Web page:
Retinol has been acclaimed as the Revolutionary Skincare Ingredient of all time – but what exactly is it and what does it do? Plus – should you be using it? Retinol is the scientific name for Vitamin A from which it is derived. It has been around for a very long time (decades) and even though there are side effects, if not used correctly, it still appears to be the Gold Standard of skincare.
The aging process is complicated – simply what happens is; spaces open up in your epidermis created due to the lack of collagen and/or elastic production. As we get older – cells like Fibroblasts start slowing down production of collagen. Once the spaces are open they rarely close, basically they just get bigger and bigger and the wrinkles get larger and deeper. Essentially intervention is required in the form of an outside stimulus such as Retinol. Retinol stimulates collagen production which then fills up the spaces making the skin plumper and healthy again.
It is used for all sorts of skin remedies, including fighting acne, reducing wrinkles, reversing sun damage, shrinking pores — all the good stuff. On the down side some people have reported increased redness, itchy skin and other adverse effects. In this blog post I will be looking into whether Retinol creams & serums are worth the hype and if you should be using it.
What is Retinol?
Retinol and retinoids aren’t exactly the same thing, but they are both chemical derivatives of vitamin A, a central vitamin needed for many functions of the body. Both have functions in skin care, particularly for reducing wrinkles, improving collagen production and treating acne, among other functions.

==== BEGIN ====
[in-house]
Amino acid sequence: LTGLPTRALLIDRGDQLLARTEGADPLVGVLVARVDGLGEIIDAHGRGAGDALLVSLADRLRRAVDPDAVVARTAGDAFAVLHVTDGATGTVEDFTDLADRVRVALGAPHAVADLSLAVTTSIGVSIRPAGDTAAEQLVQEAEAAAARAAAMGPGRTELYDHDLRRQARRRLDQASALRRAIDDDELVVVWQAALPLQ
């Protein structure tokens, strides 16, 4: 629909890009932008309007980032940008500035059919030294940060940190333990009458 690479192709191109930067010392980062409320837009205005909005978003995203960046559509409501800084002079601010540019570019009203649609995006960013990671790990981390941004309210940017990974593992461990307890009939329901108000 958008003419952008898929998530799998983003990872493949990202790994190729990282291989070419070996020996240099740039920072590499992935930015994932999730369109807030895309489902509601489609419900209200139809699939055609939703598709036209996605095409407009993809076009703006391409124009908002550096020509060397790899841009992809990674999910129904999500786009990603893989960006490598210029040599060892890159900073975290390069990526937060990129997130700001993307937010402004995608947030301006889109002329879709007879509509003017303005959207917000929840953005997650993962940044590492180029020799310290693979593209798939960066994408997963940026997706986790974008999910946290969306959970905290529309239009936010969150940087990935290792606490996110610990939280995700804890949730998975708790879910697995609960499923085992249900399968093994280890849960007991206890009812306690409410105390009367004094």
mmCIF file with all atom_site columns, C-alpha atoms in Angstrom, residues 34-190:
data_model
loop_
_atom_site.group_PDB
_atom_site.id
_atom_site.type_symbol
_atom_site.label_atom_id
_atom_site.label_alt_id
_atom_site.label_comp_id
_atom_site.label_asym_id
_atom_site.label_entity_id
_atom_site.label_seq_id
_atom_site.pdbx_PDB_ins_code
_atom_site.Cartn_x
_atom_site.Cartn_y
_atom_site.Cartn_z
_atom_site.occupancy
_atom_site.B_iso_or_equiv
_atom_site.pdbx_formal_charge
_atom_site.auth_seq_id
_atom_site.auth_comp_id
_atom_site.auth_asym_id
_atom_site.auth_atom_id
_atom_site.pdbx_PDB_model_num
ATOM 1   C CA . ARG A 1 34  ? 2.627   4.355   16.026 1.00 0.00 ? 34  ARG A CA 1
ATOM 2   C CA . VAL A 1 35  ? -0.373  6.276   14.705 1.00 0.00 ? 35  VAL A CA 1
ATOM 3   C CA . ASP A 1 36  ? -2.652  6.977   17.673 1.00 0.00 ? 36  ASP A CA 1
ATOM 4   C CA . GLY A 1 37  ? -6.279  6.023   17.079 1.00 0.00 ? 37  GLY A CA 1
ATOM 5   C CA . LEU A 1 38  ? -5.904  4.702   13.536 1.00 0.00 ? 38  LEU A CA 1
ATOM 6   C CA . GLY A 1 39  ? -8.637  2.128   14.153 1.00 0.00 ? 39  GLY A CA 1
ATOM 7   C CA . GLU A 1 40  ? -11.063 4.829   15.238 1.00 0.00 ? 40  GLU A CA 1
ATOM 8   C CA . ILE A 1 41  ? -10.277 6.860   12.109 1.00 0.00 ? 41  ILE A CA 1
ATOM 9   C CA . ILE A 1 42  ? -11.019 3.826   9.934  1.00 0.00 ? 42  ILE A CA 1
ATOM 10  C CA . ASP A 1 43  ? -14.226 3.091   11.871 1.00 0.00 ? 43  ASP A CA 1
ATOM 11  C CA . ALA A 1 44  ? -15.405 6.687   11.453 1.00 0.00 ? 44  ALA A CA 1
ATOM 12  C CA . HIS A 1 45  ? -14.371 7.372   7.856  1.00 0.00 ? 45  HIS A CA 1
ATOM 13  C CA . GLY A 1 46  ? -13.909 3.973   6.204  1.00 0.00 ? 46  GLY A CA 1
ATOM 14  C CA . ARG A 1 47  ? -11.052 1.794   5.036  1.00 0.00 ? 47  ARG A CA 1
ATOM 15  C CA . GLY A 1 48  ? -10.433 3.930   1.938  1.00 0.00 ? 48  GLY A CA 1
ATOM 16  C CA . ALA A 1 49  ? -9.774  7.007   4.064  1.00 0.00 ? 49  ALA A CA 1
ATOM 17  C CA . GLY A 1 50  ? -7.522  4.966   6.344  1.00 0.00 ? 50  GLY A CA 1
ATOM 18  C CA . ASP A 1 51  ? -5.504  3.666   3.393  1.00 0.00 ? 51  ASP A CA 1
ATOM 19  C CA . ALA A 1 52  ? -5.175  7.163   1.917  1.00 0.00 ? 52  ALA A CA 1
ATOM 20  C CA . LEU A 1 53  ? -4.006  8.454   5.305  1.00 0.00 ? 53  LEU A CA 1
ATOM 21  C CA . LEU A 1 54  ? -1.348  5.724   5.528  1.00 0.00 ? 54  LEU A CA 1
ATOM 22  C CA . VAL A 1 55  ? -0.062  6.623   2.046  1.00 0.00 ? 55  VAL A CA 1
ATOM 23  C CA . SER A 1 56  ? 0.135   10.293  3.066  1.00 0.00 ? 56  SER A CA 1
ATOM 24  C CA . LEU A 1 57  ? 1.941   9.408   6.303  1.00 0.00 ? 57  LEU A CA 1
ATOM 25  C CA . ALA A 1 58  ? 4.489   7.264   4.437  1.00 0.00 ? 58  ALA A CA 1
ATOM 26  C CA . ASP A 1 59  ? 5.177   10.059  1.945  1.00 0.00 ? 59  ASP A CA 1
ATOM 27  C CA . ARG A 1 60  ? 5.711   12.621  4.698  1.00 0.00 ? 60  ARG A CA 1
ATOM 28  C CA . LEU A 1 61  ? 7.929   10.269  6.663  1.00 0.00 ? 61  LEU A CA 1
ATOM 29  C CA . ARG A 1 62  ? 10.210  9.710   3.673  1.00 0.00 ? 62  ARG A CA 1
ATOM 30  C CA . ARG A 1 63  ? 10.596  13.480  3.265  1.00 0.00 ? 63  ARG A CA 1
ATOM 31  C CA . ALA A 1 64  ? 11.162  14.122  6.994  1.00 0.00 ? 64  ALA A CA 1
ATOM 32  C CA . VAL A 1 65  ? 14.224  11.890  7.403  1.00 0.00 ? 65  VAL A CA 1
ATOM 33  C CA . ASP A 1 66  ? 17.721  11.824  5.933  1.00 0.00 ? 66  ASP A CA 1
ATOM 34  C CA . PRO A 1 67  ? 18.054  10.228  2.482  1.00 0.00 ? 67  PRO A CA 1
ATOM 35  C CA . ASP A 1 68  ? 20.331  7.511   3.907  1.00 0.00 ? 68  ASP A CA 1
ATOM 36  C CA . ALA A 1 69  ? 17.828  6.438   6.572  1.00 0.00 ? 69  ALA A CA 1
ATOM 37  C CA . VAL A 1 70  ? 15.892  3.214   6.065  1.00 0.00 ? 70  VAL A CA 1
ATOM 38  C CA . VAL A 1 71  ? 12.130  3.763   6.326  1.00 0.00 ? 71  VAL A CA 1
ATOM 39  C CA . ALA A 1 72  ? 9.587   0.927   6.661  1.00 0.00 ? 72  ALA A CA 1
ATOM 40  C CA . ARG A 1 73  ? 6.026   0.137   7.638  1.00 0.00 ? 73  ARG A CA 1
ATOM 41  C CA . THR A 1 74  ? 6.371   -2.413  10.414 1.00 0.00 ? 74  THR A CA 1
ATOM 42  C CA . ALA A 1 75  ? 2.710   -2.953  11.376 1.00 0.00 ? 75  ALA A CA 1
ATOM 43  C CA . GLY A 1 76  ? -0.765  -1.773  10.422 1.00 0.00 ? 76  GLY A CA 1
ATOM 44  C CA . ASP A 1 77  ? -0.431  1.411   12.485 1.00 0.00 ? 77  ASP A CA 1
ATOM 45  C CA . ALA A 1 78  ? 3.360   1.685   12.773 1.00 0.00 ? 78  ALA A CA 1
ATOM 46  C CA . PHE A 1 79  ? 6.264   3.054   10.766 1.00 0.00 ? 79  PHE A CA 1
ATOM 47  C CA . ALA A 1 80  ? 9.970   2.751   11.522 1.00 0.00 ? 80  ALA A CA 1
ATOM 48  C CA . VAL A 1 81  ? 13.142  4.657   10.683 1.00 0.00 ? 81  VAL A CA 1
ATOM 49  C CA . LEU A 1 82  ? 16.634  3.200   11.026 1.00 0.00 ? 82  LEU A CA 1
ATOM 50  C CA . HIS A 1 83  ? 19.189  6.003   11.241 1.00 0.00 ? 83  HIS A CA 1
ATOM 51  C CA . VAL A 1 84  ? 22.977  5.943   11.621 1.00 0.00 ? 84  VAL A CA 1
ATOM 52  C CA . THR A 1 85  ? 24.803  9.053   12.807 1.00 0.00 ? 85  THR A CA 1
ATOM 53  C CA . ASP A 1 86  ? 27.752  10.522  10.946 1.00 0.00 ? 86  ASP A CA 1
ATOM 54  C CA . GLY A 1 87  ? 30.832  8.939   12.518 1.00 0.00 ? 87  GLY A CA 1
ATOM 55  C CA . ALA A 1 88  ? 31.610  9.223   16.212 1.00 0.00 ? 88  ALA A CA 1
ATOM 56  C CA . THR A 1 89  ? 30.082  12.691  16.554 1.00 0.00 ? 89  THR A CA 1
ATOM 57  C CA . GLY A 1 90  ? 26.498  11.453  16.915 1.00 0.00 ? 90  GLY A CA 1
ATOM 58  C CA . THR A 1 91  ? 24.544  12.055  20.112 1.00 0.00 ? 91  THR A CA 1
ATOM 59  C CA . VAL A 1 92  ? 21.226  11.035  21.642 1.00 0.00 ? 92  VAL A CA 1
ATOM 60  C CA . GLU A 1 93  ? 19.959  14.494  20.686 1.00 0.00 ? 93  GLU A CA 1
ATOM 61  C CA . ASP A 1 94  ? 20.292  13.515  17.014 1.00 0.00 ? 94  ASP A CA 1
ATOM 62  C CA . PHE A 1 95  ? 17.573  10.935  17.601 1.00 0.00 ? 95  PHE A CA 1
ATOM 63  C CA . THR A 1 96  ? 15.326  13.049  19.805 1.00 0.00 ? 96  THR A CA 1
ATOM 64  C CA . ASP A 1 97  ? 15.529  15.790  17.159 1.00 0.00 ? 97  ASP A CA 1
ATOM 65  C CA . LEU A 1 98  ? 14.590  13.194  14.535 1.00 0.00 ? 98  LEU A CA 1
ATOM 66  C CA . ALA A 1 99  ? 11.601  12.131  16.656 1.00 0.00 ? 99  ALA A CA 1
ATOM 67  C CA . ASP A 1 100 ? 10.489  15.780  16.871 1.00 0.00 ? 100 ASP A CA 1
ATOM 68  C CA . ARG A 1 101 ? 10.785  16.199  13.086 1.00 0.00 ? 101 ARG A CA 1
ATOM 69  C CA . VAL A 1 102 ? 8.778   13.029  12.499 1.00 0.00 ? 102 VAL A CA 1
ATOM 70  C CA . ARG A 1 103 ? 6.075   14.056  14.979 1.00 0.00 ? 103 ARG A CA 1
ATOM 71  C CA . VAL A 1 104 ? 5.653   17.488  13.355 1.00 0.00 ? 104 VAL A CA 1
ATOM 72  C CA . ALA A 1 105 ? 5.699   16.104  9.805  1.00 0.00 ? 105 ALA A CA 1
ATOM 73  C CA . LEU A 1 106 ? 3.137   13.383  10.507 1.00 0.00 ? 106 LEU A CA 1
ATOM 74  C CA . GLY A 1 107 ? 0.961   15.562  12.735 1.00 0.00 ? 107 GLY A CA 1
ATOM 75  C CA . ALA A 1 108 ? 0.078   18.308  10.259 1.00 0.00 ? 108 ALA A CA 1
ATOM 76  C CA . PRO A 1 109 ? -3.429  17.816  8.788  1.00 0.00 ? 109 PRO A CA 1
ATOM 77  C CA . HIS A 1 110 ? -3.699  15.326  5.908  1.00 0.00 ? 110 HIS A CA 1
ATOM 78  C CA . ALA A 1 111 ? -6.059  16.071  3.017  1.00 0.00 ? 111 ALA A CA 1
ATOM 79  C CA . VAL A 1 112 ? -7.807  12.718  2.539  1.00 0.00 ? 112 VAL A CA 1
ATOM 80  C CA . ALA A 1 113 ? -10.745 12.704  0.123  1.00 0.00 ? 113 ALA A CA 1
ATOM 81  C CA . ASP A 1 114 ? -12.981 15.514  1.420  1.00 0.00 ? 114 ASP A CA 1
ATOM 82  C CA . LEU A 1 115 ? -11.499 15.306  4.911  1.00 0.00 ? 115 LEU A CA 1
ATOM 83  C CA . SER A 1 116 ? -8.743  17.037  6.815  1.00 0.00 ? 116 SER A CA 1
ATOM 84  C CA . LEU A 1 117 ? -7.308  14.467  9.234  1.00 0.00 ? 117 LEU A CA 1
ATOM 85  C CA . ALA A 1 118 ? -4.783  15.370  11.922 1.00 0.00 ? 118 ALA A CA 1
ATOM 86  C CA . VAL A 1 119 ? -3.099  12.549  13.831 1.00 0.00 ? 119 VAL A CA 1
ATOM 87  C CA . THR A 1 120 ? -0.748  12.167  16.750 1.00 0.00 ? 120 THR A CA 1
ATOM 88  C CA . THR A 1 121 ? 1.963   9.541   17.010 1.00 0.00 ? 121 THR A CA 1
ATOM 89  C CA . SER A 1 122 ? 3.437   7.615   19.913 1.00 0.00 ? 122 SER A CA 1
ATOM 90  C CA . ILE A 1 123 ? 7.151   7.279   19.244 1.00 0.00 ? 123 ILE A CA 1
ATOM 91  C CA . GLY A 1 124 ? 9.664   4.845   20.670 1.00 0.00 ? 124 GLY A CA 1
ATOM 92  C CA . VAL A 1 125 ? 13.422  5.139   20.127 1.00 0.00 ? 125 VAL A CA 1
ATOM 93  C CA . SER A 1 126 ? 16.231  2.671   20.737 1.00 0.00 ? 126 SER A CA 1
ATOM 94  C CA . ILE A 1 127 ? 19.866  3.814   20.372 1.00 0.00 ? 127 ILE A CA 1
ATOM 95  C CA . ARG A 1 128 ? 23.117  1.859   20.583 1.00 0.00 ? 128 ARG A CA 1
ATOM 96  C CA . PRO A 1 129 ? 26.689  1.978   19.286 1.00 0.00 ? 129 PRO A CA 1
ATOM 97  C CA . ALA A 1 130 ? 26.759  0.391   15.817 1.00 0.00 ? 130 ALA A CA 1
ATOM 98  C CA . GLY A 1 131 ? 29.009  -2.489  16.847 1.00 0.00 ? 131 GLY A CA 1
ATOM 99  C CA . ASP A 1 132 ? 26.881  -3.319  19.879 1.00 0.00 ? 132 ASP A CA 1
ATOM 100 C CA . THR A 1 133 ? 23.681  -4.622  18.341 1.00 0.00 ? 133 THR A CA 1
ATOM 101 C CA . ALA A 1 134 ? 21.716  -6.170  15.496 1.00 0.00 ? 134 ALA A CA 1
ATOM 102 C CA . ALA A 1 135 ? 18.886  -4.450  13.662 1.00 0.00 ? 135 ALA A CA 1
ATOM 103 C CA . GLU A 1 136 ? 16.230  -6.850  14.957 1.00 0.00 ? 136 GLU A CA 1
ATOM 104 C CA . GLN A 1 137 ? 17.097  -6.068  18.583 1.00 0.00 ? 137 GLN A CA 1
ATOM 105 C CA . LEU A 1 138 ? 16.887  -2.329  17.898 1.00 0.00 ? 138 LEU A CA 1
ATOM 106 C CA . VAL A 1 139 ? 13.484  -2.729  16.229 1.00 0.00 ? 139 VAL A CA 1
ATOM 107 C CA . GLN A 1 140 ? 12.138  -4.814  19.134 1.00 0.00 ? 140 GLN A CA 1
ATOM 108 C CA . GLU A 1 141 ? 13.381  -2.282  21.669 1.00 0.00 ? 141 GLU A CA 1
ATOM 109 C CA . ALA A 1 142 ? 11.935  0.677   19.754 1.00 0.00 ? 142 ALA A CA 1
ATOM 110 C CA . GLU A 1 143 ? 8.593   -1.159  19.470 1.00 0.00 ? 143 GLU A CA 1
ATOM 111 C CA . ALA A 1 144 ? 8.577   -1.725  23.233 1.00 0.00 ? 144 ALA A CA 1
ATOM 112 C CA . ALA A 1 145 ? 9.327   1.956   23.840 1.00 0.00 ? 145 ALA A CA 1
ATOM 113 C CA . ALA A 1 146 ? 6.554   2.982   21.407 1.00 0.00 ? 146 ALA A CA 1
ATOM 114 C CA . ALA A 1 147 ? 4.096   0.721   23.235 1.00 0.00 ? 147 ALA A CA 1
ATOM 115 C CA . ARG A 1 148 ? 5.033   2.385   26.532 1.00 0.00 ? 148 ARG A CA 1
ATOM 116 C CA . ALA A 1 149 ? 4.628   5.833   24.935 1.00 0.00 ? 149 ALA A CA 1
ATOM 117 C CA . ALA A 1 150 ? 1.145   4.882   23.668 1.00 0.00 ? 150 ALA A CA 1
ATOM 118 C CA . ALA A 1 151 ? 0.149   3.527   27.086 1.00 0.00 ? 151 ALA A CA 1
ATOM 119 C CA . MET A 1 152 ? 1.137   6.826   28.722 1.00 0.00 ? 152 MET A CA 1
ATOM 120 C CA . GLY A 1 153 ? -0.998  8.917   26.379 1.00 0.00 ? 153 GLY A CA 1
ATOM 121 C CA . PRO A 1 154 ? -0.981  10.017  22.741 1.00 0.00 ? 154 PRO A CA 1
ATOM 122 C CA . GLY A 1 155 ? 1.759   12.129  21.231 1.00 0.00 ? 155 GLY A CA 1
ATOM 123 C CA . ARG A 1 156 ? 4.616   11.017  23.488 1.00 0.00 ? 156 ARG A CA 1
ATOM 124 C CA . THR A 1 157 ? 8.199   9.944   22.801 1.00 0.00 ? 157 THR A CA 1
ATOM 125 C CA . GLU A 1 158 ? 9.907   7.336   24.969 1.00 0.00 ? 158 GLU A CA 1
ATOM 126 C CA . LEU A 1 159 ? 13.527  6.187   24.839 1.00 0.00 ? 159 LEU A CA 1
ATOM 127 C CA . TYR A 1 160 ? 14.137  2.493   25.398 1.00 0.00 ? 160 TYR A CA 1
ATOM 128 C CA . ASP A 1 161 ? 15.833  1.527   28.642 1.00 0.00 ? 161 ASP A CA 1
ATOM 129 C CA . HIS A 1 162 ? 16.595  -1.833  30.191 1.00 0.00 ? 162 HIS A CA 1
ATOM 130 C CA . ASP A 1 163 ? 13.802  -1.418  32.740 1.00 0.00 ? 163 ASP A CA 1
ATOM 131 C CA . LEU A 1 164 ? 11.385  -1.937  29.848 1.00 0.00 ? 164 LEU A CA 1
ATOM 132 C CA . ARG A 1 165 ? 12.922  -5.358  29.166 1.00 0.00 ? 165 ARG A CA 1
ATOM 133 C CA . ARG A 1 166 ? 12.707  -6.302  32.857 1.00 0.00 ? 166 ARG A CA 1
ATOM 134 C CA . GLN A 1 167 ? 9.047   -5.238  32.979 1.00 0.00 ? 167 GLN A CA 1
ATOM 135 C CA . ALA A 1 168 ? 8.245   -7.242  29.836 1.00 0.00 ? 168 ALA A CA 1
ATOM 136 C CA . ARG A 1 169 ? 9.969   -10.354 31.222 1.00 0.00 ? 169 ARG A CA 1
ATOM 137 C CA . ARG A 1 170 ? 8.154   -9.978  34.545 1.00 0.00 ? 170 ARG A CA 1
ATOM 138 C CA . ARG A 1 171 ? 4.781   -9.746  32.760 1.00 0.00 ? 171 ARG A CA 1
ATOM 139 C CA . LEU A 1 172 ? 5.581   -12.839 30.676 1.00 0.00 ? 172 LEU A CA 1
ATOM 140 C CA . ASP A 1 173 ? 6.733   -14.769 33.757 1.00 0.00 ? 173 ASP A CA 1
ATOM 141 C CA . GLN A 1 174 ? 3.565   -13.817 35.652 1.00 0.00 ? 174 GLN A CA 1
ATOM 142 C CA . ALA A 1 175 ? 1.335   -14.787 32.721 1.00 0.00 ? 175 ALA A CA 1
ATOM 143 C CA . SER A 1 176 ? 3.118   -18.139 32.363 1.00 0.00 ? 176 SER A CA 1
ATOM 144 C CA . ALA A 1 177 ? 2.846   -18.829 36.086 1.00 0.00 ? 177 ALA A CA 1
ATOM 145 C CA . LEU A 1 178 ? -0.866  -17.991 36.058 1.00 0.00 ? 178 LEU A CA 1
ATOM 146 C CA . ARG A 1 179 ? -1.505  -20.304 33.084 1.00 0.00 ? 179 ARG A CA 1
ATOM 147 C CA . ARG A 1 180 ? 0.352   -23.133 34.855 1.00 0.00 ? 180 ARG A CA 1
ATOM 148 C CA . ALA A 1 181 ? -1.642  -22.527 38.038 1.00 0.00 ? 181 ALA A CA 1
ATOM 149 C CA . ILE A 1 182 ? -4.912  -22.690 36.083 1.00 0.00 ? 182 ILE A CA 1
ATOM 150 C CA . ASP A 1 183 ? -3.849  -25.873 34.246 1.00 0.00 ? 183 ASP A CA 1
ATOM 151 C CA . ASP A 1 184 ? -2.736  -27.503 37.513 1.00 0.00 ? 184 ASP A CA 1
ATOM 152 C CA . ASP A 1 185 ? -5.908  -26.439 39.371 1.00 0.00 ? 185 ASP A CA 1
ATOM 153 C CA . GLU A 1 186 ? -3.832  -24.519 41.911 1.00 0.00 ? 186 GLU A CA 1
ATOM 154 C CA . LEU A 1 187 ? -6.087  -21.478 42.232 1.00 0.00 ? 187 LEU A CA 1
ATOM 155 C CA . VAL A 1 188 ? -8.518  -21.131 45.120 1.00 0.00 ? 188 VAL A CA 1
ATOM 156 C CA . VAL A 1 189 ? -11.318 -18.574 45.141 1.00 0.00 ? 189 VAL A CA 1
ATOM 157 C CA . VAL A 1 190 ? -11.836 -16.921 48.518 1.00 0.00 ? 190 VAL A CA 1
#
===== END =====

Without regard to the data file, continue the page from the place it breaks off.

Retinols and retinoids are born of the same vitamin; but retinoids are more potent and are classified as a pharmaceutical, meaning you need a prescription to use a retinoid cream. Although recently, an over the counter retinoid (adapalene 0.1% gel) has become available without a prescription. Retinols have a naturally weaker affect and are found in over-the-counter creams broadly known as cosmeceuticals.
Retinols can still be effective, but the results won’t be as prevalent and will take longer to appear. That said, they’re very accessible, and you don’t need a prescription. Vitamin A is found in eggs, tons of green veggies, carrots and loads of different berries.
What does Retinol Do?
Essentially we can break the functions of Retinol creams & serum into 4 parts.
- Prevents Wrinkles – It not only smooths your current fine lines and wrinkles, but also minimizes the new ones that form.
- Brightens dull skin – It exfoliates on a cellular level, revealing brighter, smoother, and, quite literally, newer skin.
- Treats Acne – It not only regulates oily skin, but also keeps pores from clogging, resulting in fewer blackheads, cysts, and pimples.
- Fades Dark Spots – Over time, it’ll even out your complexion, fading sun spots, acne scars, hyperpigmentation, and dark spots.
How does Retinol slow down the aging process?
Up until your early-30s, your cells turn over every 28 days, creating a fresh layer of untouched, new skin. But after you hit your mid-30s, your cell regeneration slows down, turning over every 50, 60, or 70 days. And that slower cell regeneration is what causes your face to look dry, dull, and wrinkled aka ‘aging’.
Retinol when added to your skincare routine – tricks your skin into believing it is younger than what it really is. It speeds up cell regeneration and most importantly increases the production of collagen.
It is this effect on collagen that causes the real decline in the aging process. With the increase in collagen – (and elastin) – your skin will also appear brighter, plumper with less redness as well. It is important to note that you won’t see an effect overnight – in fact it might take up to 6 months and this depends on the strength of retinoids that you use (see more below).
How does Retinol treat Acne?